Introduction: Leather Steampunk Top Hat

About: I like to make stuff. I teach stagecraft to high school kids, and have won some awards for it. In my dream world, I will get to make wacky stuff all day and teach other people how to make wacky stuff. Teach…
If you've got some basic leatherworking know-how and need a spiffy hat for your steampunk getup, give this one a try.  It took me 3 hours of construction and alteration on day 1, and 2 hours dyeing and finishing on day 2.

Step 1: Materials

From your leatherworking tool kit:
rivet setter
knife or rotary cutter
cutting mat
leather hole punch
marking pencil

LEATHER (I used a cheap-ass utility hide I bought off a sale rack because the price was too good to ignore.)
Dye and a dauber
20 or so rivets
mink oil
leather finish
bailing wire

AND either a good quality sewing machine (I used my home sewing Viking machine, but it's got a great motor) or leather stitching supplies for hand sewing (ick)

Step 2: Take Measurements

I measured the interior height of an old hat, and around my fiancee's head. 

Step 3: Cut Your Brim

If you're not real confident about your pattern drafting skillz, do this on paper first. I started by cutting the hole in the brim to the same circumference as the head measurement.  It should be an oval.  Then, I traced the outside edge, adding 3/4" for hem allowance.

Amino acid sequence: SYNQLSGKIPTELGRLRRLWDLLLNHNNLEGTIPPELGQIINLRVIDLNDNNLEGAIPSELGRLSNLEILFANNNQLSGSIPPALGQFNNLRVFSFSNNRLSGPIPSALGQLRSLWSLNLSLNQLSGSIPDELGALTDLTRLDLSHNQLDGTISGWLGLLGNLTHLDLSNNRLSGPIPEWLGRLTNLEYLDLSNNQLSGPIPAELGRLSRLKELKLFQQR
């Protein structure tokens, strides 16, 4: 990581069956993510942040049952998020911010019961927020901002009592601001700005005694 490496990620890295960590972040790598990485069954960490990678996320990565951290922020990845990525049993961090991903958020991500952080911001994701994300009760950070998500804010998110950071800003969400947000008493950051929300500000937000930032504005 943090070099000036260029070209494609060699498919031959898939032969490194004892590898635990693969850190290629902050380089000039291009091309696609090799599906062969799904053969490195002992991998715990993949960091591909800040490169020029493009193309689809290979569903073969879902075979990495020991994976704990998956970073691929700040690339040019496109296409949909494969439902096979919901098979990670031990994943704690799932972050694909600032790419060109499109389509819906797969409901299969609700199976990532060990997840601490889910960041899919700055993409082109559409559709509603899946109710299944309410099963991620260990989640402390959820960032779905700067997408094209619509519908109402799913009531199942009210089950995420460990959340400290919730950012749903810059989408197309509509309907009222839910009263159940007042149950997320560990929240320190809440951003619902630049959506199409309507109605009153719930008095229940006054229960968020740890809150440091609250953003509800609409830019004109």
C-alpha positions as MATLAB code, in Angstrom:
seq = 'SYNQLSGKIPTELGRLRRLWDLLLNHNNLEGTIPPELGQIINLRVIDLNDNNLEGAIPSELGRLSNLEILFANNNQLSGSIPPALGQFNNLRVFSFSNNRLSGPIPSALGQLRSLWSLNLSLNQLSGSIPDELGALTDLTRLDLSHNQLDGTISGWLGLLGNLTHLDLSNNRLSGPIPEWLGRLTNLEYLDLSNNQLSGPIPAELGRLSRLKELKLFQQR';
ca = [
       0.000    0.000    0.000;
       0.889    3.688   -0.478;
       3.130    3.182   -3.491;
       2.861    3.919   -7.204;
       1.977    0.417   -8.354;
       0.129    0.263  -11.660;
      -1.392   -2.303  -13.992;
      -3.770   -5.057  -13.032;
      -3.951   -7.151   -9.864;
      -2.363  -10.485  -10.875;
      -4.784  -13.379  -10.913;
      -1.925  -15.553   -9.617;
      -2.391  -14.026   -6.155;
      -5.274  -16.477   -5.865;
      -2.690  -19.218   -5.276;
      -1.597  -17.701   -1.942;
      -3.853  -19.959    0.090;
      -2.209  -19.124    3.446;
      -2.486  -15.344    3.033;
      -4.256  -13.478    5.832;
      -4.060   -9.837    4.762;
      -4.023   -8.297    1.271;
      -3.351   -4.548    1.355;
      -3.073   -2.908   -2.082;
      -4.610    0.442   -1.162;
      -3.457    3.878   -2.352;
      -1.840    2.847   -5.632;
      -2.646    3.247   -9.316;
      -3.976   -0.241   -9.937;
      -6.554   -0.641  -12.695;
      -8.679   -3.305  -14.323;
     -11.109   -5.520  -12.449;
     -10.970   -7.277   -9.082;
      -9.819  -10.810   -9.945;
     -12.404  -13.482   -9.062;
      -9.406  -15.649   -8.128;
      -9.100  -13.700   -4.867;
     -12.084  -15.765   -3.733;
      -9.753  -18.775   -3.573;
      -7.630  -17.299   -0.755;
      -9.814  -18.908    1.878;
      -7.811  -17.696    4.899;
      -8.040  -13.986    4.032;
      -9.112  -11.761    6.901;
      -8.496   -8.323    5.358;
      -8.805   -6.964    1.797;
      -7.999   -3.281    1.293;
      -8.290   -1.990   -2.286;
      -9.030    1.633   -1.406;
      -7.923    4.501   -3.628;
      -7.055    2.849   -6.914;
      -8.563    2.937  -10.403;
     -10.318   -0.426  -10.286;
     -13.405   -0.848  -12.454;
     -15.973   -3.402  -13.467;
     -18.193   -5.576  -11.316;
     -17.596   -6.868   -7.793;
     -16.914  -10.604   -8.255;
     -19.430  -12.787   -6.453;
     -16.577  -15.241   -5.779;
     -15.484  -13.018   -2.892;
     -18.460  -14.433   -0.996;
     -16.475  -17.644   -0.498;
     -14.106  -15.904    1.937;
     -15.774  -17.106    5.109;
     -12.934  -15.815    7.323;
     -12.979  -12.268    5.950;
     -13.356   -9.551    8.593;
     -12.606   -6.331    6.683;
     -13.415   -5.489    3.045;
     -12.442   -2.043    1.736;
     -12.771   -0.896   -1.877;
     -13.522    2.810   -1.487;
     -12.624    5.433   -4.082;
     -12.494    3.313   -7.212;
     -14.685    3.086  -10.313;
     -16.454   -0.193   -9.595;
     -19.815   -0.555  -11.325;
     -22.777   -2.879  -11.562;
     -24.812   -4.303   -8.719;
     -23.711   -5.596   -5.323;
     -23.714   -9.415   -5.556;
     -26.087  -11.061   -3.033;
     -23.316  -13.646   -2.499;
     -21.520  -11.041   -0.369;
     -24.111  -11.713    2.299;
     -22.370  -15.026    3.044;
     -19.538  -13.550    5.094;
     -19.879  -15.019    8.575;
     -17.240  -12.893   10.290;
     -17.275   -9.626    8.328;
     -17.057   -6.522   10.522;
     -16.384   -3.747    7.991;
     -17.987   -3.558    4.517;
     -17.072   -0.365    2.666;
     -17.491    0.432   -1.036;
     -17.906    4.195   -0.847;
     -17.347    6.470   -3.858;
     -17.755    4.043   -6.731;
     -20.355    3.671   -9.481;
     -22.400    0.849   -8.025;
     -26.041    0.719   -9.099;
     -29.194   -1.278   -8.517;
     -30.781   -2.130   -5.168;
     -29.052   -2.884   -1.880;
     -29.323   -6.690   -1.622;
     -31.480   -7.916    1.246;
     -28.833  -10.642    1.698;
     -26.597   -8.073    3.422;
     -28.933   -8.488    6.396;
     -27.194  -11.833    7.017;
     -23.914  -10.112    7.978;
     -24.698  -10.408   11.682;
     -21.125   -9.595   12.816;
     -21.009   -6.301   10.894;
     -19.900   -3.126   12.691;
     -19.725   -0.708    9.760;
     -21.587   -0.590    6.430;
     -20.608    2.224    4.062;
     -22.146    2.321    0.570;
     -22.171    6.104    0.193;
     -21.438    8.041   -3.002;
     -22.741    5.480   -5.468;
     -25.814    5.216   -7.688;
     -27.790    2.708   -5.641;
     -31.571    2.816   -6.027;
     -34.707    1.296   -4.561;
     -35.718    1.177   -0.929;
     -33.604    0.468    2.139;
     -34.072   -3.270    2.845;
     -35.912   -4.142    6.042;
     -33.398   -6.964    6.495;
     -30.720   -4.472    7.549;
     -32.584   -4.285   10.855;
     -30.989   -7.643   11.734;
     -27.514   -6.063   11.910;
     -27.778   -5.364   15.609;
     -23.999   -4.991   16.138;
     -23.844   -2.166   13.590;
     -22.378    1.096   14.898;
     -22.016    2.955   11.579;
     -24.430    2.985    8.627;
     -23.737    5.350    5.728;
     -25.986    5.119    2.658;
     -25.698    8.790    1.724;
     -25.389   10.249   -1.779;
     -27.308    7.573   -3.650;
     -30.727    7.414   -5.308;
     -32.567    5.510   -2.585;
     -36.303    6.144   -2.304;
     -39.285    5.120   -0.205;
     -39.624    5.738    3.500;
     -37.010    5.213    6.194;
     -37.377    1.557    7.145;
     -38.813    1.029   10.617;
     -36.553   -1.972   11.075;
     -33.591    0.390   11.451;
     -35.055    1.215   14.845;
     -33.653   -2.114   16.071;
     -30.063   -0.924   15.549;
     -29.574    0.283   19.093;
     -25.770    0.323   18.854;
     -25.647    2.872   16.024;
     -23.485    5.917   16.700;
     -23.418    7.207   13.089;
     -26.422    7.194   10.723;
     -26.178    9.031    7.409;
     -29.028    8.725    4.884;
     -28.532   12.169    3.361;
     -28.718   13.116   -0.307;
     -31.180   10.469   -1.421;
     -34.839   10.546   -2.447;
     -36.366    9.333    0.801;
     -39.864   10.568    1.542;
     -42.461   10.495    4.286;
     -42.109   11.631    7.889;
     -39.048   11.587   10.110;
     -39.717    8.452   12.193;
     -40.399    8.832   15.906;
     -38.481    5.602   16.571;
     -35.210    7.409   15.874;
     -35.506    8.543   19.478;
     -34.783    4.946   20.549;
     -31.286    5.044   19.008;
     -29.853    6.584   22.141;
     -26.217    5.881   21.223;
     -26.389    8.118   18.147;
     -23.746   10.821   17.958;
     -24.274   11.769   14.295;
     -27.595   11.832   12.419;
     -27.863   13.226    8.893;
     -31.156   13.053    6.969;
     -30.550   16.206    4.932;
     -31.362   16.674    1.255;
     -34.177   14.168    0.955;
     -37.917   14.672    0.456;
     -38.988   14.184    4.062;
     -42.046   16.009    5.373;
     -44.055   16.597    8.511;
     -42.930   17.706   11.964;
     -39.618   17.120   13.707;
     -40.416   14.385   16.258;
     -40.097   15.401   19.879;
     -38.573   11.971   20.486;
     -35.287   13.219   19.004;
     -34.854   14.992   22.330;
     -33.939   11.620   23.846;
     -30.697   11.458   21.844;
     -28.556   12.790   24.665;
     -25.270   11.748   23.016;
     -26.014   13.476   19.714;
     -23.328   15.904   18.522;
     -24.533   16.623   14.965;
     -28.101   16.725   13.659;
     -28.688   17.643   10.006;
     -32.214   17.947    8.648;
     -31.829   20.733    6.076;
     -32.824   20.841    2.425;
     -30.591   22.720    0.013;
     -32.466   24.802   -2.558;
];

Step 4: Cut the Top

I wanted a very dramatic curve on the side band, so I make the top oval much larger than the hole in the brim.  Don't forget to add 1/2" for seam allowance.

Step 5: Cut Your Side Band

The sideband starts as a rectangle 2 1/2 inches taller than the hat height you decided on before.  The hat I measured was 7 1/2 inches deep, so I cut a 10" high rectangle.  The rectangle should be the same length as the circumference of the hole in the brim.

Step 6: Making Waves

This is where we hack up the rectangle to give us that dashing profile and steamy look.  The "high" parts of the wave are the front and rear, the low parts are the side.  Next, cut it in half to make room for the triangle inserts on the sides.

Step 7: Finish Cutting

Cut your triangle inserts.  Cut them big; this lets us adjust things as we go.  Here are all your parts, ready for assembly!

Step 8:

Sew the flat part of the sides to the top piece.  Center them on the long part of the oval.  Next, sew the inserts to the top to cover the gaps.  DO NOT sew the inserts to the sides.  Pull the brim over the sides and sew it on.  Make sure to line your long points of the ovals up.  Roll the outer edges of your brim over and hem, inserting the bailing wire as you go.  I used a zipper foot.  Go SLOWLY.

Step 9: Rivet in the Inserts.

Carefully mark and punch your rivet holes where your sides overlap your inserts.  Set your rivets.

Step 10: Steam Some Shape Into It!

I have a big Jiffy Steamer in my basement, but for little stuff like this my electric teakettle works just fine.  Hold a small section of the hat over the steam for 20 seconds, then remove and bend the hat into the desired shape as it cools.  Repeat until the hat has the desired shape.

Step 11: Dye It!

I originally wanted to airbrush the dye on, but Matt wanted it darker so I used a fully saturated dauber instead. 

On a side note, if you KNOW you want to use a dauber, dye first, then steam.  You'll loose some shape when you dye.

Select an appropriate finish for your needs.  I chose a heavy coating of mink oil.

I let it sit overnight, then buffed off the excess mink oil.

Step 12: All Done!

The completed hat.  STEAMY!